Charles:                  It's difficult, because I like to think that everyone's really, and they are, pretty galvanized behind the mission that we're on. And it can, at times, be quite stressful. As you say, there are a lot of balls in the air and people can get stressed about that. And it's important to make sure that even when you're really stressed and shit's hitting the fan, every time you're engaging with one of your clients or customers, that, one of your users, still maintaining that customer centric attitudes and not that it's too much trouble. We try and get that message home quite a lot. 
Charles:                  And I'm guilty of it as well. I can be in a foul mood and not give the best service that we possibly can. So, it's just important to remember ... and the other thing is, as well, is as we see it starting to build and it's working, and there's revenue coming in and there are transactions being made and that's really great to see. Well none of it would happen unless you had the customers there and the users there, so.
Gen:                          Definitely. 
Charles:                  So, even if they do something that annoys you, and behave out with the boundaries of what do you want them to behave how you want to behave.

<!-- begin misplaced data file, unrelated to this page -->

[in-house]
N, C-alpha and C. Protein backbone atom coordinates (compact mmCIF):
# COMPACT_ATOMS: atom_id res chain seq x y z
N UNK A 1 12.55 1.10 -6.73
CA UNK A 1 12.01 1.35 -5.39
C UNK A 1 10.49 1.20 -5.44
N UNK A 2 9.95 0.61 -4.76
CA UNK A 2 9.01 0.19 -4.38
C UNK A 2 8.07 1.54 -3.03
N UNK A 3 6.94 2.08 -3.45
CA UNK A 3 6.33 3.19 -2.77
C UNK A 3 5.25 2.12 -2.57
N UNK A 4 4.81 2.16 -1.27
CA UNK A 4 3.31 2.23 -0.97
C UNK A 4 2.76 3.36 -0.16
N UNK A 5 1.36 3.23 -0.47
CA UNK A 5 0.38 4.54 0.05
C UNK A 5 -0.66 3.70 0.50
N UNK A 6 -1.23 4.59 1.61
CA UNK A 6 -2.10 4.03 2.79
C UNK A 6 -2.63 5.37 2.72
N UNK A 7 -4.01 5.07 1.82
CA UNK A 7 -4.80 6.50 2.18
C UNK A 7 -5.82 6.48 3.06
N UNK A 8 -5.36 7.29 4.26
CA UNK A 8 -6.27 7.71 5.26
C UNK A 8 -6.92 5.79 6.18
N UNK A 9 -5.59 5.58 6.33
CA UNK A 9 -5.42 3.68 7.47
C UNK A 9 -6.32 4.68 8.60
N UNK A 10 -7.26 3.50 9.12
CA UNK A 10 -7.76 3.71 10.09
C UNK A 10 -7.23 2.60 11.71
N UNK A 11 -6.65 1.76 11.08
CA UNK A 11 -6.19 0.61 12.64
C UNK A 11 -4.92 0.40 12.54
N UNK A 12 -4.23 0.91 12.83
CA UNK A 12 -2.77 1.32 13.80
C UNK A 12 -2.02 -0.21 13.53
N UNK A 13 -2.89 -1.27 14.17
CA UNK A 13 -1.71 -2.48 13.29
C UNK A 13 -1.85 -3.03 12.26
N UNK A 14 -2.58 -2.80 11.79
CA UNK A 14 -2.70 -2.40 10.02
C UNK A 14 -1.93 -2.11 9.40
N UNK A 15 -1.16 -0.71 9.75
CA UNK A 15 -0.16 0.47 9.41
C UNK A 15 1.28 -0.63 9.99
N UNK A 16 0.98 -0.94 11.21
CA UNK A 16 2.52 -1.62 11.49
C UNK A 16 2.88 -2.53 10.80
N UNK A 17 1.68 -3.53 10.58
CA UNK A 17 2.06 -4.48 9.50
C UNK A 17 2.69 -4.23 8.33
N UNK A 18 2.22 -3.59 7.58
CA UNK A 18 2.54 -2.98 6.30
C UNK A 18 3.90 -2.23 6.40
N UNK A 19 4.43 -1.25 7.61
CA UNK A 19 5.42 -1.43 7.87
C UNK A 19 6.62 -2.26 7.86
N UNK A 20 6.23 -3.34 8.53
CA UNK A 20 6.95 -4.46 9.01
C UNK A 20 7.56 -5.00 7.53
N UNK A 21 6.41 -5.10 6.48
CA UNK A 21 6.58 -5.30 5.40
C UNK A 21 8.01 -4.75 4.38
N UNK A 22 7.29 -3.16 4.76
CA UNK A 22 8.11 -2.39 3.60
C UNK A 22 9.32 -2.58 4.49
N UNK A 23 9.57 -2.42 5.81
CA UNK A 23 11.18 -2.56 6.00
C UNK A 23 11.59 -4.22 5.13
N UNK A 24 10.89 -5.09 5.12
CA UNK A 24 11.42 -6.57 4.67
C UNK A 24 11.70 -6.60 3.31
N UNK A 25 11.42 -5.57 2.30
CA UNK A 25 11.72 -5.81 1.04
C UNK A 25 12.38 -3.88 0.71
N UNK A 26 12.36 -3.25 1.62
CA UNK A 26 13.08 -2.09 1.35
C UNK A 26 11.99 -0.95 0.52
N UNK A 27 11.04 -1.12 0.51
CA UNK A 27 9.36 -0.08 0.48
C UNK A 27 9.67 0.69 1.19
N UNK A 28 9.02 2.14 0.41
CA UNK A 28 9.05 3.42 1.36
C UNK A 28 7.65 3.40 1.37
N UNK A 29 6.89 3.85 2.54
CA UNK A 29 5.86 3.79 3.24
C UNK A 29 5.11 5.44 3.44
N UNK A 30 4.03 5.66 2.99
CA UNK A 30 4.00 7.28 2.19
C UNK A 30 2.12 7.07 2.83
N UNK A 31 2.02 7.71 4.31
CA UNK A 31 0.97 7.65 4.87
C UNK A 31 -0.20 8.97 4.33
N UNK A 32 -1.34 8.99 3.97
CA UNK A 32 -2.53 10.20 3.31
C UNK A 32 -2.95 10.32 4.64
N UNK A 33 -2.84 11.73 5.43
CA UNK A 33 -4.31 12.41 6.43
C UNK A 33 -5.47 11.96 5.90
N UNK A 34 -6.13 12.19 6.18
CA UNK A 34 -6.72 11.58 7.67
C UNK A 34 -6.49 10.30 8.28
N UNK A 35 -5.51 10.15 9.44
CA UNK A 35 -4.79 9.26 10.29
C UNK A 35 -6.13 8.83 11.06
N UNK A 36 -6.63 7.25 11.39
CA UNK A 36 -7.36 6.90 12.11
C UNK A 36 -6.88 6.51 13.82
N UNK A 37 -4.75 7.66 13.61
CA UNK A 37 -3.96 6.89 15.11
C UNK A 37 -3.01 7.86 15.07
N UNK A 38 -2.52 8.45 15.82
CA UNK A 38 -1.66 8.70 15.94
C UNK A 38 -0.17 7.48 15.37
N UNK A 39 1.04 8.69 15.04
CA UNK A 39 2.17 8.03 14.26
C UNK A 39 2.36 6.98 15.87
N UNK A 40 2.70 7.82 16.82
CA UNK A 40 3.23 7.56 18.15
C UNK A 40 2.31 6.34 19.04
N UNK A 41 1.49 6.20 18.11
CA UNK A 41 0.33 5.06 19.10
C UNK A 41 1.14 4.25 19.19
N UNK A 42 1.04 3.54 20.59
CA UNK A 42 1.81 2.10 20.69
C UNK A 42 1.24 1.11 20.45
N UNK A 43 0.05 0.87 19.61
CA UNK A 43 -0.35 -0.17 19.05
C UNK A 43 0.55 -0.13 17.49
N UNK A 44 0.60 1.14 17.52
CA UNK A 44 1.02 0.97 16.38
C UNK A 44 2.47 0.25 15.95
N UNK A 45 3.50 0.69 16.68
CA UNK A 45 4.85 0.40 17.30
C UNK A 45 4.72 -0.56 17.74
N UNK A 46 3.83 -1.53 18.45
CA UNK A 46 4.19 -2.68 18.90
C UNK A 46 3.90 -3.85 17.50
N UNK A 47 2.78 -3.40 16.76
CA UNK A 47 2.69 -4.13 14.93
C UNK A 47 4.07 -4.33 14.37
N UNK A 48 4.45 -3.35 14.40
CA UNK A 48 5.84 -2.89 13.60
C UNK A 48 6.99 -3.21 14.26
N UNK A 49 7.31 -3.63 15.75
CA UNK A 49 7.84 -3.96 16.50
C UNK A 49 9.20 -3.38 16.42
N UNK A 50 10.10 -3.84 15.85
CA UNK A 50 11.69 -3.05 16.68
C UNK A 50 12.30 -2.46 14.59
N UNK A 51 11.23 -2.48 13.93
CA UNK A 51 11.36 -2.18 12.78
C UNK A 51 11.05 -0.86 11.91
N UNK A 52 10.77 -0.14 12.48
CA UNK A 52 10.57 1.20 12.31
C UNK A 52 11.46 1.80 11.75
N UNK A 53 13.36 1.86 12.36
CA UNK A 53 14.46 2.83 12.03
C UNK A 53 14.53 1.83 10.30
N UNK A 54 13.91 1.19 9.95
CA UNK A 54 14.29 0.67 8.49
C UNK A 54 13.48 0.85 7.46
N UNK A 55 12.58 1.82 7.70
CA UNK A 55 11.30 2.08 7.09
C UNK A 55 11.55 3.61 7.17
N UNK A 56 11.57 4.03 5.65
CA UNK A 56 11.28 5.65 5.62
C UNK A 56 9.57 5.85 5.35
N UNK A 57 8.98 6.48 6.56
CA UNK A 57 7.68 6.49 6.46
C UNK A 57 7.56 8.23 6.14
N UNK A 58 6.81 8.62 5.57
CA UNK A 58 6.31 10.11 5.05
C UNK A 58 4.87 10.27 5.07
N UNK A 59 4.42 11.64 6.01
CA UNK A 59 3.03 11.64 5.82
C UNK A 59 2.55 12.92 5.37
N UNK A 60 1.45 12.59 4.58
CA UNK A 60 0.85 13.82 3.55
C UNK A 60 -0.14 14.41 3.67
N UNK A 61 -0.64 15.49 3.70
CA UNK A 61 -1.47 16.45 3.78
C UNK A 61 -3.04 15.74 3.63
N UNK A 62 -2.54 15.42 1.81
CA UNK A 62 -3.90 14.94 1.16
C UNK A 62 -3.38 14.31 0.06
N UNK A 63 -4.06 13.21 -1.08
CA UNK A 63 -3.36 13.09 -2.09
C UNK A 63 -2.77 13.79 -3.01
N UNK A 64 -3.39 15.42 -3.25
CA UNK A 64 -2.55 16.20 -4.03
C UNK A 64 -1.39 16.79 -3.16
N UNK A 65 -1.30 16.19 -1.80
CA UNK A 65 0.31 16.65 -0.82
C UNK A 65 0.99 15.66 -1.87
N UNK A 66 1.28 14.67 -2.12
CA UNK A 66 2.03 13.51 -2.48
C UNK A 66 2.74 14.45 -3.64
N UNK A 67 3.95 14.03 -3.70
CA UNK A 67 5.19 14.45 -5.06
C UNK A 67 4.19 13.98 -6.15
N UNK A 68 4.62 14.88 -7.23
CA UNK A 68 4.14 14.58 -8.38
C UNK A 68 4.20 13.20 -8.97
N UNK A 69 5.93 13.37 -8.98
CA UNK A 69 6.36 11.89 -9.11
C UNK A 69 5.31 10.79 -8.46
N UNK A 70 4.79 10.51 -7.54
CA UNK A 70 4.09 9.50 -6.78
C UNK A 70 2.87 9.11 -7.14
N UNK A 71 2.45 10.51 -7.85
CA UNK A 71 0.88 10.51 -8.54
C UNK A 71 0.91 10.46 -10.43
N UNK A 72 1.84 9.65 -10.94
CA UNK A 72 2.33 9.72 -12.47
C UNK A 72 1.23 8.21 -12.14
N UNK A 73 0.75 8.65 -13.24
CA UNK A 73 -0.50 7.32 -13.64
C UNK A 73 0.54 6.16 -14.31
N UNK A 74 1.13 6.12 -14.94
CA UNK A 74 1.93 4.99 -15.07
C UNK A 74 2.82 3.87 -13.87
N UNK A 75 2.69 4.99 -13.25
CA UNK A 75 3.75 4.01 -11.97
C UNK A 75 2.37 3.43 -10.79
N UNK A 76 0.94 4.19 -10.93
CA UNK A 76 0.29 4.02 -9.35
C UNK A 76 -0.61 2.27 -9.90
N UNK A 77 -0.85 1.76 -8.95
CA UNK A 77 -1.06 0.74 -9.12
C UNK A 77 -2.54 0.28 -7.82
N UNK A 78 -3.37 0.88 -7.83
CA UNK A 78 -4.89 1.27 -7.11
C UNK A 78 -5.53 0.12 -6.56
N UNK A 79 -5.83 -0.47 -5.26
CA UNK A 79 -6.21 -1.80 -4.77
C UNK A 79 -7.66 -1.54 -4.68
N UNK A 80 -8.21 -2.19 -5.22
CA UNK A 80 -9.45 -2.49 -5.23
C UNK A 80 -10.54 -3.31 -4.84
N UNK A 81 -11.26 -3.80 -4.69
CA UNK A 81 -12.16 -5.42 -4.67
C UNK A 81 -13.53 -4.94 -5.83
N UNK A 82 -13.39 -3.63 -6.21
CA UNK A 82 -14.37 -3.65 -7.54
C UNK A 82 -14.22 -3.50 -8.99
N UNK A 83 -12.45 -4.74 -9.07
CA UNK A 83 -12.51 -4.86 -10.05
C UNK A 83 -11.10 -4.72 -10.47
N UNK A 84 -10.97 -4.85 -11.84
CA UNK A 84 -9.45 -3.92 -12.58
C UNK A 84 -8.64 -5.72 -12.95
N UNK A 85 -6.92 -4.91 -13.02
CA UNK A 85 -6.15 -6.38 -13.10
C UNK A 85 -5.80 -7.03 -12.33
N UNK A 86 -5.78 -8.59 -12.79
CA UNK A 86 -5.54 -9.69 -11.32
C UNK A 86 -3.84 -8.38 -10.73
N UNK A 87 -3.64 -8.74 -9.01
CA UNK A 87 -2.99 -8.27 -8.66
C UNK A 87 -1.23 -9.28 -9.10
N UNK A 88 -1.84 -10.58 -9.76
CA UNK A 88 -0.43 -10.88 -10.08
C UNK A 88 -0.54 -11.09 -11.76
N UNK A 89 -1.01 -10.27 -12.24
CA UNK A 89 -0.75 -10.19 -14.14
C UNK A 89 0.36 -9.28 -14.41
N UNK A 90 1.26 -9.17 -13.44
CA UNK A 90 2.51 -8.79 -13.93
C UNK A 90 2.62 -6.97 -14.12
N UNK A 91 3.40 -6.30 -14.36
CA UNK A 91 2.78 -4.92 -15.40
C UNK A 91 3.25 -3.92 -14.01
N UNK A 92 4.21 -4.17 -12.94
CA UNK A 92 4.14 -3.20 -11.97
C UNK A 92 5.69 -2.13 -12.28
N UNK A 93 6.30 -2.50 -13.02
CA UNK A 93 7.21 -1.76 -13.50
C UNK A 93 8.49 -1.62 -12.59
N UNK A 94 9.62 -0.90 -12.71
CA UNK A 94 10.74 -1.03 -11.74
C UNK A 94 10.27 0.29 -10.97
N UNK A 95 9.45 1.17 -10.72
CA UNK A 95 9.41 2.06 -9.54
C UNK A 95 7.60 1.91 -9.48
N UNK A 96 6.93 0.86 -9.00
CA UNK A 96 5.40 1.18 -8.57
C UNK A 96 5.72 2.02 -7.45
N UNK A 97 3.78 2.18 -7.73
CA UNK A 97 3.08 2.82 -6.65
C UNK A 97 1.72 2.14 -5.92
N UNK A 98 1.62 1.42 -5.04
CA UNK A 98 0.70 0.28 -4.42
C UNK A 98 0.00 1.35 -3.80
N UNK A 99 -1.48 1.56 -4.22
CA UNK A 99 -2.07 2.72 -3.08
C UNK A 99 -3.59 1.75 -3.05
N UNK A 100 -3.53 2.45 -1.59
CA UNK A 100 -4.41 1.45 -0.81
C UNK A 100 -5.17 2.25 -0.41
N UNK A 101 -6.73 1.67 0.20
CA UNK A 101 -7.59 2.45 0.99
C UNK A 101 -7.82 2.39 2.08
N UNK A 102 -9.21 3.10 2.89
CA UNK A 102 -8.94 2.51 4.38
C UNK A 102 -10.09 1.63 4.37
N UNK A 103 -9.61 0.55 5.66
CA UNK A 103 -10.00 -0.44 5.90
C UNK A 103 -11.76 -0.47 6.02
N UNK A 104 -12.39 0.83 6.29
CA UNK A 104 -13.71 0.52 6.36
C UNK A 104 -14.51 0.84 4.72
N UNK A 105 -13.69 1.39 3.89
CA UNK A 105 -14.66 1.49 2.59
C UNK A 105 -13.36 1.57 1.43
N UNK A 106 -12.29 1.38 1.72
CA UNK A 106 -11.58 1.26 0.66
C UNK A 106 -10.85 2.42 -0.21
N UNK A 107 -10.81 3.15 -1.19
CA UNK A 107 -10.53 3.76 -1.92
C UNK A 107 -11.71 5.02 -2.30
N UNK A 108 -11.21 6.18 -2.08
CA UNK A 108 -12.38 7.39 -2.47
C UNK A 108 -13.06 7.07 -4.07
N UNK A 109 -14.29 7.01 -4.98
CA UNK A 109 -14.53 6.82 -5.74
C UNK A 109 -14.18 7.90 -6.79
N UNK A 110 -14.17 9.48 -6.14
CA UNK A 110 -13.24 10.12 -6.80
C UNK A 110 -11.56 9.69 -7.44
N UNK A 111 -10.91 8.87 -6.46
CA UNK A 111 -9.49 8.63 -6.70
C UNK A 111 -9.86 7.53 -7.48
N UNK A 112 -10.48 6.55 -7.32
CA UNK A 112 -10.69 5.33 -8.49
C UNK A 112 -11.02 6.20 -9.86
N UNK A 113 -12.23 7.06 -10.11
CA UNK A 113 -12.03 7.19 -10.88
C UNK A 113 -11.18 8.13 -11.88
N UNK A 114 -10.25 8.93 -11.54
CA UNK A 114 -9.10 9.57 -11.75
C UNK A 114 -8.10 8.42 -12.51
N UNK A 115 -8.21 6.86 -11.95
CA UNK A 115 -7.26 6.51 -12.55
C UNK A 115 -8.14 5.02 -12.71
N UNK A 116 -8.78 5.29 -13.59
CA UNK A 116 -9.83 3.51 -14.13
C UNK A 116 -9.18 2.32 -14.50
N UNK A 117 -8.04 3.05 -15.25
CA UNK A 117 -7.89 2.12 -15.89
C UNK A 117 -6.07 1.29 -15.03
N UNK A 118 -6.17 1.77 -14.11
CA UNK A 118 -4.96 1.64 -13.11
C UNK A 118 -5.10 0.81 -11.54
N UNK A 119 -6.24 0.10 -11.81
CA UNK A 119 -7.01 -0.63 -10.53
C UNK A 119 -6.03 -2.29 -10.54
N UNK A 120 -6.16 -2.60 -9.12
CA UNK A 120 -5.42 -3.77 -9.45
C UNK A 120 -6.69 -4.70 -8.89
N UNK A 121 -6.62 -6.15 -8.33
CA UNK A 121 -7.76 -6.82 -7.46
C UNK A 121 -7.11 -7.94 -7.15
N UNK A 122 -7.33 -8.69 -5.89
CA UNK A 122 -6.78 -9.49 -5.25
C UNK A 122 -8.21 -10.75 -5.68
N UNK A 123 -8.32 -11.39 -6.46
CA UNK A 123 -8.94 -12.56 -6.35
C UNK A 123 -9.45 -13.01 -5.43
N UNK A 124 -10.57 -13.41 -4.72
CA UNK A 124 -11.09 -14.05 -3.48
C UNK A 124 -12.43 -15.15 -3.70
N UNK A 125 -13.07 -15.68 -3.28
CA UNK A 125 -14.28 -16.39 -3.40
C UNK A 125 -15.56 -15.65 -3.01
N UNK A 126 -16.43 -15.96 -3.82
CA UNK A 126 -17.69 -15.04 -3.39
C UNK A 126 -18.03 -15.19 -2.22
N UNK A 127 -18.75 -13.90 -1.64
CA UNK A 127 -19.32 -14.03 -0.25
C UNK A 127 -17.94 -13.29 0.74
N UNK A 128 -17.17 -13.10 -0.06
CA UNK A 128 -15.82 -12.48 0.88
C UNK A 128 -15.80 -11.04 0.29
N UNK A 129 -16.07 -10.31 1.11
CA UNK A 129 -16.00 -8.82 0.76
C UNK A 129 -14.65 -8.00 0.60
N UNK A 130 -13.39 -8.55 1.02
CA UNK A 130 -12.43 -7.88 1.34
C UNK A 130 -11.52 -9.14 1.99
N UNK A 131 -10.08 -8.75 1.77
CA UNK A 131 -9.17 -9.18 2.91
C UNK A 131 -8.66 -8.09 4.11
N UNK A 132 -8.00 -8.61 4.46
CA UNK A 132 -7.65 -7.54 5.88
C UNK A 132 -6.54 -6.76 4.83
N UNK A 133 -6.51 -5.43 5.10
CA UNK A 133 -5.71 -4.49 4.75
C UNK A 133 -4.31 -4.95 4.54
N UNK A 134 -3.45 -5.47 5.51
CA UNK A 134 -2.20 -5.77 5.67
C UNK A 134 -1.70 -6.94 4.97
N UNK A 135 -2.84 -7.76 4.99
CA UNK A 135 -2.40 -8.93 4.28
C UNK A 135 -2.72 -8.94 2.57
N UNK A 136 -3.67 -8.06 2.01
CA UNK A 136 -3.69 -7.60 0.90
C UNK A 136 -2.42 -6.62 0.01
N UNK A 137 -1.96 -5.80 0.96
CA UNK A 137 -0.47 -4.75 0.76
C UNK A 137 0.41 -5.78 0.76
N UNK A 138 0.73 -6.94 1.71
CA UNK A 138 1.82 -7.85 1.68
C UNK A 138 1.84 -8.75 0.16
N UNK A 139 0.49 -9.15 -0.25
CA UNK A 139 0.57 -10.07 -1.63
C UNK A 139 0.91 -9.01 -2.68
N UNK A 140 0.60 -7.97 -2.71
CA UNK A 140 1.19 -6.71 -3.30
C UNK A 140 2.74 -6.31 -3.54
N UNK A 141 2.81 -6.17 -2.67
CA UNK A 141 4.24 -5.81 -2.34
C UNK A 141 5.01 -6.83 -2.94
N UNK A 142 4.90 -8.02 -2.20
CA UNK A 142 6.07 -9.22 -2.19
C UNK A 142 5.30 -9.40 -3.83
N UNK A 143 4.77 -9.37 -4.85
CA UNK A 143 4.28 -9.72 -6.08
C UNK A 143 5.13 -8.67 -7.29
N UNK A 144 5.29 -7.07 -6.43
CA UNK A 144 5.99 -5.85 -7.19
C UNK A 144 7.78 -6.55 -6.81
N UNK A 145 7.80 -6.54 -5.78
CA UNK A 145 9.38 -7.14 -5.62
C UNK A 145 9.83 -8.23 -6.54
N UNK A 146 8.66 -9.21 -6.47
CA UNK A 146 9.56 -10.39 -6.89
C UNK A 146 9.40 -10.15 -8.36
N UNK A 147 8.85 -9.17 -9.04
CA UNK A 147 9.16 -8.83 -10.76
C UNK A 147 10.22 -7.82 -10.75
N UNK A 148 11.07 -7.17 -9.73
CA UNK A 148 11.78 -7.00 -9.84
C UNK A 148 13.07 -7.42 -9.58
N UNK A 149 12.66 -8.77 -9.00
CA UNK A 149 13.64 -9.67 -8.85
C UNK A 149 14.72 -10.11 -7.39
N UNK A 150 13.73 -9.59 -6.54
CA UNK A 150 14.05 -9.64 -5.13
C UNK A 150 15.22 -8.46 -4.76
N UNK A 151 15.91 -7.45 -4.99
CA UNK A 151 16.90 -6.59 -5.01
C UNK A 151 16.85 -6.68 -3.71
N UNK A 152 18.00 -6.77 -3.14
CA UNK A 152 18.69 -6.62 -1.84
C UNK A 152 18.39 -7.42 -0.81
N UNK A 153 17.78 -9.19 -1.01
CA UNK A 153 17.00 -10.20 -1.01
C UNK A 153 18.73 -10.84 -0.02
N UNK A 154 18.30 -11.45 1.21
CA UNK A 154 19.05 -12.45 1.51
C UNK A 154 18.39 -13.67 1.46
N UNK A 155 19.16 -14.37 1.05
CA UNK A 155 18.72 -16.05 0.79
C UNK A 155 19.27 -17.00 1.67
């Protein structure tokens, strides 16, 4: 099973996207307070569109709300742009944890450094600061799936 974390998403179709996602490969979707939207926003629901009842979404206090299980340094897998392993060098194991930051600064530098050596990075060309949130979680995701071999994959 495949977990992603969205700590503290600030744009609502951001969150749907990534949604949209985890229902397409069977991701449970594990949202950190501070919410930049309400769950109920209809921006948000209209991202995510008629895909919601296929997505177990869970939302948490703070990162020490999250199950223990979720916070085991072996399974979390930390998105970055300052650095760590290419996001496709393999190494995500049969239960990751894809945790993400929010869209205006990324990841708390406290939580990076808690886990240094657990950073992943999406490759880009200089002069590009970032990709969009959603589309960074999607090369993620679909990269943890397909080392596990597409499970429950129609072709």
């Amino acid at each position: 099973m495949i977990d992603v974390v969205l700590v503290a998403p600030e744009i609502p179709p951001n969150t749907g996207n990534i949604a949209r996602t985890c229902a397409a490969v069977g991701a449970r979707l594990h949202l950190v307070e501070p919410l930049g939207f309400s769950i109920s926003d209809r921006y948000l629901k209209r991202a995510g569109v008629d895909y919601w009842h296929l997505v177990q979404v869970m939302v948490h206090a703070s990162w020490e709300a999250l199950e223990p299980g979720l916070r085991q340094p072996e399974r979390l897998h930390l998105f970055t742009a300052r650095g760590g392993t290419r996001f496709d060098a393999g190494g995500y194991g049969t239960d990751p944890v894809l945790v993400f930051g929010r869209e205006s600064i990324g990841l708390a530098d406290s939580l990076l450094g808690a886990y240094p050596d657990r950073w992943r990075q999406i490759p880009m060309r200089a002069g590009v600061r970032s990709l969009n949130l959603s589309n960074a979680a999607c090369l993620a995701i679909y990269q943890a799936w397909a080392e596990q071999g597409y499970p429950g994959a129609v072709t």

Gen:                          Yeah.
Charles:                  They're still paying for ... they're paying the bills at the moment. So, you gotta be humble with that. Yeah. Humility is one of our cultural core values, actually. 
Gen:                          What are your other core values?
Charles:                  There are six of them. Do you want to give a finger?
Gen:                          Someone in your team seen the going, "I hope you remember this."
Charles:                  Yeah, yeah, yeah. It's just about customer devotion, being accountable, always learning. Always using every day to do the best you can.
Gen:                          What do you look for when you're hiring anyone.
Charles:                  What do I look for when I'm hiring? That's a good question. I think the ability ... one of the things about this industry is there is a massive medical equipment industry. And there are a lot of people that work in them. We've interviewed a few people from that industry, and I don't want to seem tarred from the same brush, but you see a lot of people coming in, and they've got fixed ideas about how things should work, or-
Gen:                          That's a good point, do you go tech background or do you do medical background?
Charles:                  This is the thing, initially we were like, "Oh, we should get some people from the industry and see what happens."